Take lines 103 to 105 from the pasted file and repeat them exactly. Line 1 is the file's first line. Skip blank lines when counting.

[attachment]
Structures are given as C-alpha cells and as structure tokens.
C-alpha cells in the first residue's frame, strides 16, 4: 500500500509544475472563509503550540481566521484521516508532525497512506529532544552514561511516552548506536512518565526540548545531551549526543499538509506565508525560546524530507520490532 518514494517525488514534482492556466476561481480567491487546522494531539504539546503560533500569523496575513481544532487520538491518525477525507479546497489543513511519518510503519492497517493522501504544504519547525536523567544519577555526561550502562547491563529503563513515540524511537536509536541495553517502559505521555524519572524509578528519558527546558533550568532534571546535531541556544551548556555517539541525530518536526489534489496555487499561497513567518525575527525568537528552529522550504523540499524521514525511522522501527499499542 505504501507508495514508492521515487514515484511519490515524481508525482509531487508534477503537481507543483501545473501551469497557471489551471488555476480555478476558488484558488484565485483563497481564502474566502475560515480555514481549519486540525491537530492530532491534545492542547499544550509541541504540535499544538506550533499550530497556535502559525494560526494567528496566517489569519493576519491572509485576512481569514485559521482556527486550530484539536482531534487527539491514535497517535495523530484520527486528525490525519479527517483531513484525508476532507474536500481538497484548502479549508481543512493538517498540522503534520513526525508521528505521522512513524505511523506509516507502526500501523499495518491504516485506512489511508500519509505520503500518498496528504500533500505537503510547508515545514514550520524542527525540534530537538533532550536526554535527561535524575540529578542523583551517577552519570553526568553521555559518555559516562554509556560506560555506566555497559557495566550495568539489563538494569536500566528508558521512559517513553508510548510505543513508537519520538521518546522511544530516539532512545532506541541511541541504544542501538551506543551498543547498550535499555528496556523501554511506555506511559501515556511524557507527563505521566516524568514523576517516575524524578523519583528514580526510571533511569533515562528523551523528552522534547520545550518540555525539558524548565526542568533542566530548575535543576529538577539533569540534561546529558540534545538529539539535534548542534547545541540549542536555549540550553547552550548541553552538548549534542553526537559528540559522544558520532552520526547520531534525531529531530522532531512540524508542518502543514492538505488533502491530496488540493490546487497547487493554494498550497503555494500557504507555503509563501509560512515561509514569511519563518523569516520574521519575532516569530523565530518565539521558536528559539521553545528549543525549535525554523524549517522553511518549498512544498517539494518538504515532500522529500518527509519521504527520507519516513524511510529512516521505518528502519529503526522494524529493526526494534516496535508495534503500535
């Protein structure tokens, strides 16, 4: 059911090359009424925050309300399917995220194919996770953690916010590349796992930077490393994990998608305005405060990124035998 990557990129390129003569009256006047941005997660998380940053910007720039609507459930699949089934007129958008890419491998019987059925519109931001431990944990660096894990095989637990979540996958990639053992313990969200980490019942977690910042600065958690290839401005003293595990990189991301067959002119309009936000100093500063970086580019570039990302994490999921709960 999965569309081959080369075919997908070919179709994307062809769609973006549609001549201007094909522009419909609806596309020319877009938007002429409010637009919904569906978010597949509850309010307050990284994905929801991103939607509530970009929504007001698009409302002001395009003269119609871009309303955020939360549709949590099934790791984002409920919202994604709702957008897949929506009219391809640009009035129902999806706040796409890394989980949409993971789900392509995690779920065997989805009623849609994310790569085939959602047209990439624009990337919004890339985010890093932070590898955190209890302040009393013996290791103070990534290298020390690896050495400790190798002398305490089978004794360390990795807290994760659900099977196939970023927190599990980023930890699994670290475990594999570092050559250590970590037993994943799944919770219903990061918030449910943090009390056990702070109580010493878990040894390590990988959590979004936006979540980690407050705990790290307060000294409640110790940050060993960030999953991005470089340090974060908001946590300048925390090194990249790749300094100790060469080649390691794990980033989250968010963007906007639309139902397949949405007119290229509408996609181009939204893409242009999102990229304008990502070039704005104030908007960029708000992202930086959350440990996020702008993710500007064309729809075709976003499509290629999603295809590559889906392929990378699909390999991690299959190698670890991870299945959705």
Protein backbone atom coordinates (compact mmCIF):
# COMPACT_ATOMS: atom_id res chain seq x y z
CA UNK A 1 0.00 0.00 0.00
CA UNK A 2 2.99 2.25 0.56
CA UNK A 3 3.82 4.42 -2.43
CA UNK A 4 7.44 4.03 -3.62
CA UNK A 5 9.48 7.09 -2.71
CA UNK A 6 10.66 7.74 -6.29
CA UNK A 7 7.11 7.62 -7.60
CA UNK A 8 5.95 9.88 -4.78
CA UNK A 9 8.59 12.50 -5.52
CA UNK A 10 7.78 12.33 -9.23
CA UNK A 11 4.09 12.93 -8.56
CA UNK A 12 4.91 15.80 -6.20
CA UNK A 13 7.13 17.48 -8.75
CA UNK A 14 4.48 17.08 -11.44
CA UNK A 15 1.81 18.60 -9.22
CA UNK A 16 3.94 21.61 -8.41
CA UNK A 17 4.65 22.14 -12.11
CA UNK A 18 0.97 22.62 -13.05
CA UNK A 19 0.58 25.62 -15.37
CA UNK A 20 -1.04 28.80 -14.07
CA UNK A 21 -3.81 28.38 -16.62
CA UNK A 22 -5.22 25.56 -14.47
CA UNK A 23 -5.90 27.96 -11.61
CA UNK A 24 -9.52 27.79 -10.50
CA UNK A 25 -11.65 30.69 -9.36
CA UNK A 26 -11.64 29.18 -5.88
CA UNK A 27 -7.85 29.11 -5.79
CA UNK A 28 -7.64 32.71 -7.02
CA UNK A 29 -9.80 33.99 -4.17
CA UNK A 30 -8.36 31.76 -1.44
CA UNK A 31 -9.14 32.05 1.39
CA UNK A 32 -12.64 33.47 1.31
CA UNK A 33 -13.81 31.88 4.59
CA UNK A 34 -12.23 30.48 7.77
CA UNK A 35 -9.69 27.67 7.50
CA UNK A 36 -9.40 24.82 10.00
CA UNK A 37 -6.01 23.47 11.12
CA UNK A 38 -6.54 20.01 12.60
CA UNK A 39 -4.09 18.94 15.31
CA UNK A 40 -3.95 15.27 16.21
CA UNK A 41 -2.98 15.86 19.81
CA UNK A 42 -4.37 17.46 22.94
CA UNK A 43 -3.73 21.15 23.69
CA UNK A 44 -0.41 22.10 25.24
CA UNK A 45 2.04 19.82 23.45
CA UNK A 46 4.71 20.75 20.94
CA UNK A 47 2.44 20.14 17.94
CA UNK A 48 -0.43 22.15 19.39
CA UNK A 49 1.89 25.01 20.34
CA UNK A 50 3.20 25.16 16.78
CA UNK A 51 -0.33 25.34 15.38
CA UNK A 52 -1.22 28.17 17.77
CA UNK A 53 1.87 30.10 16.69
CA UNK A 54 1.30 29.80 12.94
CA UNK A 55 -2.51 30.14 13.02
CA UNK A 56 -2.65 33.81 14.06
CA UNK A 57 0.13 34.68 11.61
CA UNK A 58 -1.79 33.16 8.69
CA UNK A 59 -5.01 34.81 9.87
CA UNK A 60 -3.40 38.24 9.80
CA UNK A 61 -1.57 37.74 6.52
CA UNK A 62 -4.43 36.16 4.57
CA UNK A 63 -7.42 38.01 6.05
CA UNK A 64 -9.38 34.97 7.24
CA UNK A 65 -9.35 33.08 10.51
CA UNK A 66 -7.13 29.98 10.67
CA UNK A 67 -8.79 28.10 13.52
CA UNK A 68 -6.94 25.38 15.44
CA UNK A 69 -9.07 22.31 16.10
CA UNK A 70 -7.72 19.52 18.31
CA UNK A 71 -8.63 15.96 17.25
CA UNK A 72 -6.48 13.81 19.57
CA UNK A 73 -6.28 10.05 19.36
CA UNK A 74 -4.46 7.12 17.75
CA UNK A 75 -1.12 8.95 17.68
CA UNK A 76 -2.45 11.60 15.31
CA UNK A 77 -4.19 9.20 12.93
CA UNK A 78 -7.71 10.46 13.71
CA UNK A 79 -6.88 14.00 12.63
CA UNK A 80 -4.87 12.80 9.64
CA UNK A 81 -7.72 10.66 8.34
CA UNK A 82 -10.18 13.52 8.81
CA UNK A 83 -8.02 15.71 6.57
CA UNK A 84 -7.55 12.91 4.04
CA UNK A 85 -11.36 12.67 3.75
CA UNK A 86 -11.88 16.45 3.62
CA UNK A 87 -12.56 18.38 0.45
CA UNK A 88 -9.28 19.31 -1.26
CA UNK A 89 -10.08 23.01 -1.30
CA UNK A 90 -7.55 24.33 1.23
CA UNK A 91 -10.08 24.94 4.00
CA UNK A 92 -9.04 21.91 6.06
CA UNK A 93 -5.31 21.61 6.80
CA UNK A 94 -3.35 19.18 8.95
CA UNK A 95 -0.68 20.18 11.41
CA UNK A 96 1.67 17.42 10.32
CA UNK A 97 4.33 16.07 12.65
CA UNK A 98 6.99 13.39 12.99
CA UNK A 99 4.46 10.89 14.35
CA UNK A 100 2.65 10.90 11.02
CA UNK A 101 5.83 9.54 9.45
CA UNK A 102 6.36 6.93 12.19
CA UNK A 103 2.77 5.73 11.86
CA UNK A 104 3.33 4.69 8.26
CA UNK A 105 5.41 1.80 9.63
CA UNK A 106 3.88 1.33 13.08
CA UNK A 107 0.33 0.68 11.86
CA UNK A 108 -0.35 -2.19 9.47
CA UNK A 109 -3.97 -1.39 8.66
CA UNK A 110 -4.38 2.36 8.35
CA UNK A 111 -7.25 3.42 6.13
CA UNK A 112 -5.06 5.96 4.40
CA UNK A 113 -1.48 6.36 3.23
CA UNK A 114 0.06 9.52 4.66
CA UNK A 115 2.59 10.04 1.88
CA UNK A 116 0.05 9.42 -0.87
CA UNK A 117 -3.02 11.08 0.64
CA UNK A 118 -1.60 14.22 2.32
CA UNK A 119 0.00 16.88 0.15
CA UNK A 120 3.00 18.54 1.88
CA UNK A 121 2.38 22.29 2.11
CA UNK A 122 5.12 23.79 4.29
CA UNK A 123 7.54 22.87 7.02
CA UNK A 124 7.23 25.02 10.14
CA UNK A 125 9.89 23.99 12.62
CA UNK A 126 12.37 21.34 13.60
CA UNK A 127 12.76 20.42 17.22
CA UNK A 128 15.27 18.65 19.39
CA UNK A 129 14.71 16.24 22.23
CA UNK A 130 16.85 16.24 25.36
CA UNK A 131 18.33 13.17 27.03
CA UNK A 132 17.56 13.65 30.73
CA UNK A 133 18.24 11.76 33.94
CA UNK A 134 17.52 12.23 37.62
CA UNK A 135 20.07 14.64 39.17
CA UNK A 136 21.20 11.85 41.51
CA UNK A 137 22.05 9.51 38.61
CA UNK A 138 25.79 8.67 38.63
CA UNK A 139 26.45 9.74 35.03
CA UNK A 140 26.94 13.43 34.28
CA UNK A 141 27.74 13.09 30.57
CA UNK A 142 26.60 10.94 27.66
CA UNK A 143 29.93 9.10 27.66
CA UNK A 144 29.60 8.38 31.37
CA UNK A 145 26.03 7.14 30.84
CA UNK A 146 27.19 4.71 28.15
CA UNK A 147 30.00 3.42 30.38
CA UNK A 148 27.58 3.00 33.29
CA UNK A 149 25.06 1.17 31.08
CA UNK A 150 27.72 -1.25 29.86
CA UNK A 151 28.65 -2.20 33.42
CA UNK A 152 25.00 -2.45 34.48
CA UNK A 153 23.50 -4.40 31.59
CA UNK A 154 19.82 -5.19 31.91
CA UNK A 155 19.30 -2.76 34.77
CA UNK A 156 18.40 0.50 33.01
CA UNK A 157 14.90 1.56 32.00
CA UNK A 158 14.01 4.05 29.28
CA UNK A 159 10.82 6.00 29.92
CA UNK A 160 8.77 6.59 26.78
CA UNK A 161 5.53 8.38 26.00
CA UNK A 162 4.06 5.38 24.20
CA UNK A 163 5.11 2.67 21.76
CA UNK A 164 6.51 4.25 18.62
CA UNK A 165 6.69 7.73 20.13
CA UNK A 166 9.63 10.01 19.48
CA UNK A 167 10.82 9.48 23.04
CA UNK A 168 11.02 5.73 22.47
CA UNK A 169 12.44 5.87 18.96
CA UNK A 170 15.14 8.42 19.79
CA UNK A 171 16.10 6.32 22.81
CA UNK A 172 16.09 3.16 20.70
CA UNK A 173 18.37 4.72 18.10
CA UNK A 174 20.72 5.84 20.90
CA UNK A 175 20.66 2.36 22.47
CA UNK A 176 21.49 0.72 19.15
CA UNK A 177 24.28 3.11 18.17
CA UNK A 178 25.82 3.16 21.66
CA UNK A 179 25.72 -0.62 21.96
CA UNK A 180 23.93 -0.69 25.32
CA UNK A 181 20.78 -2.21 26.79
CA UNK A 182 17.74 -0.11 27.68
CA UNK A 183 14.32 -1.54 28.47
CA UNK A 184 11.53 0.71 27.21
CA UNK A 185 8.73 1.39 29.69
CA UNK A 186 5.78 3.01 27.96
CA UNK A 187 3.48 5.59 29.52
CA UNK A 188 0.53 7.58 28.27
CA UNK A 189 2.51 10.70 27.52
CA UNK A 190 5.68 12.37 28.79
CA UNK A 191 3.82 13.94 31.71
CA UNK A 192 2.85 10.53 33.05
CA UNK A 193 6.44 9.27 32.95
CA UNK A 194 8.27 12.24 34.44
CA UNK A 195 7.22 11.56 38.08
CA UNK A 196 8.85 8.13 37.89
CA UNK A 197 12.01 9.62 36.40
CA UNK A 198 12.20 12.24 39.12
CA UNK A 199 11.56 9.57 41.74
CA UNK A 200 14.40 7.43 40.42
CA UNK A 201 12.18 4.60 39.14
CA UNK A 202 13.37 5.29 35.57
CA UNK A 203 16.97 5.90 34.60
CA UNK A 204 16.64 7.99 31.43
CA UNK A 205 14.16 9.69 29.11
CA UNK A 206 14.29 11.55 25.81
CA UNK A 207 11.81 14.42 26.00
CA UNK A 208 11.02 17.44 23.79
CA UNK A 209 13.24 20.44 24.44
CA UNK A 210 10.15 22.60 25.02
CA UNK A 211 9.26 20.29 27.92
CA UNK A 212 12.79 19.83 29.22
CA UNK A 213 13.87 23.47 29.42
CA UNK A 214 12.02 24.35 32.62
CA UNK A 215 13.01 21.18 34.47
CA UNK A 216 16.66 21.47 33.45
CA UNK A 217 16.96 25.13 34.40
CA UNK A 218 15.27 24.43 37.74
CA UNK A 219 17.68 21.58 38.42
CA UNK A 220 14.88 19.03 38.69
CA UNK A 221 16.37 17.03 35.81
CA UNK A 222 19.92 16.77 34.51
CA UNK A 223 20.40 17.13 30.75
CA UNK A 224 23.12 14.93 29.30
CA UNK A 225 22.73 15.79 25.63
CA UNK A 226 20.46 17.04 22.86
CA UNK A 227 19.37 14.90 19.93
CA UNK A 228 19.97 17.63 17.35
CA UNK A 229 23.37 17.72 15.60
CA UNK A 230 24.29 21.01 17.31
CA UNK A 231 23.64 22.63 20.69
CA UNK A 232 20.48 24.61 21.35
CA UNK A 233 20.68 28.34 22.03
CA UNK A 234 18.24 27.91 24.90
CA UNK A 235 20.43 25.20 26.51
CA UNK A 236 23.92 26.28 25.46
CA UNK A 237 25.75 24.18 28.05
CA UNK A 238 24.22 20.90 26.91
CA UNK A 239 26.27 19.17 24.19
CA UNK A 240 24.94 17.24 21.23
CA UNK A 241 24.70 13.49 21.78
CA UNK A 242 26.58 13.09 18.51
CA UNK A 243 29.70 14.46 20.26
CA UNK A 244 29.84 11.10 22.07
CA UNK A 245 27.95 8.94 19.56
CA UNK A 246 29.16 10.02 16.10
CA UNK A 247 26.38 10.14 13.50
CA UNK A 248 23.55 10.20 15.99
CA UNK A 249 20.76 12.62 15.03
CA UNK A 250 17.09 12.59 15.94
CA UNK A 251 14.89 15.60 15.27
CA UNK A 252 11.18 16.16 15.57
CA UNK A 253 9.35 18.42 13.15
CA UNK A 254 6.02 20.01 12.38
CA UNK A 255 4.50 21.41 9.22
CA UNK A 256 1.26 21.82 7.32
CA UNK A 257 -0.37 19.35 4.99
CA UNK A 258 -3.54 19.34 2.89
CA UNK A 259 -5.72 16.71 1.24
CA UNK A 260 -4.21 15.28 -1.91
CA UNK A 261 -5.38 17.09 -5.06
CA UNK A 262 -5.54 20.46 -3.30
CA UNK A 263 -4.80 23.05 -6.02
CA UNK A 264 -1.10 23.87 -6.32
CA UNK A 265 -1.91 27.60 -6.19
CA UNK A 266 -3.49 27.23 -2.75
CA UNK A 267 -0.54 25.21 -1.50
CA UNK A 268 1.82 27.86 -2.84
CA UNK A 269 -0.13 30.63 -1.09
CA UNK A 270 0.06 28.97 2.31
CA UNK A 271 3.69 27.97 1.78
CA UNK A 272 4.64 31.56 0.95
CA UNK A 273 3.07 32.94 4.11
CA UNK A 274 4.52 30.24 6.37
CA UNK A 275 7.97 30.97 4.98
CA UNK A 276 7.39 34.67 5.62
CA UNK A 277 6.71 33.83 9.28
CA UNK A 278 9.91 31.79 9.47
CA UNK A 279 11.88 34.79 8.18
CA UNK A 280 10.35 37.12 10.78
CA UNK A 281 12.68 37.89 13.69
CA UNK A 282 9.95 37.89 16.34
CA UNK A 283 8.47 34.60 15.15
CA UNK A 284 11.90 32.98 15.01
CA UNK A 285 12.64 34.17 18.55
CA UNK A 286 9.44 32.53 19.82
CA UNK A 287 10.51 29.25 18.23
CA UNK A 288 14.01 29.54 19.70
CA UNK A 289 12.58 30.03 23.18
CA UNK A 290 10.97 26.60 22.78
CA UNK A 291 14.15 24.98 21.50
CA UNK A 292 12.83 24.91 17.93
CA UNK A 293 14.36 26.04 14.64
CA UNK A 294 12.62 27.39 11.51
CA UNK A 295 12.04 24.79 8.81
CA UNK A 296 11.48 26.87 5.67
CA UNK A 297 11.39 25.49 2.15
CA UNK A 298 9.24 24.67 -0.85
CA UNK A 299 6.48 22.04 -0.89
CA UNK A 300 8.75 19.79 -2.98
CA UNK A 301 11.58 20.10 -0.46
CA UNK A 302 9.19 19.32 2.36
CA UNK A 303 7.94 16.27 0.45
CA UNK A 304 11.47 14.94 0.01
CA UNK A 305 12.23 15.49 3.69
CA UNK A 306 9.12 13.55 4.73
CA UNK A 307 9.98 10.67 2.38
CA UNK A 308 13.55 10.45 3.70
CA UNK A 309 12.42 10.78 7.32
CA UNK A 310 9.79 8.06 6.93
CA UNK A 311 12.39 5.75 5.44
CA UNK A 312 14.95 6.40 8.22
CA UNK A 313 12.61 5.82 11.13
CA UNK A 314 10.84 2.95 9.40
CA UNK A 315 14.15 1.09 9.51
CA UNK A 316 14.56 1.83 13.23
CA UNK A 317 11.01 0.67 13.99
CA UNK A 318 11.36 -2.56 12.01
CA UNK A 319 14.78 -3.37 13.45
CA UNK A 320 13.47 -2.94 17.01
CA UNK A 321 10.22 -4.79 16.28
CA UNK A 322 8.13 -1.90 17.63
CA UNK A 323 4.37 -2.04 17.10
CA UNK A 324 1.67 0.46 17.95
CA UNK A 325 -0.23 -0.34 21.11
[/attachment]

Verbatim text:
CA UNK A 98 6.99 13.39 12.99
CA UNK A 99 4.46 10.89 14.35
CA UNK A 100 2.65 10.90 11.02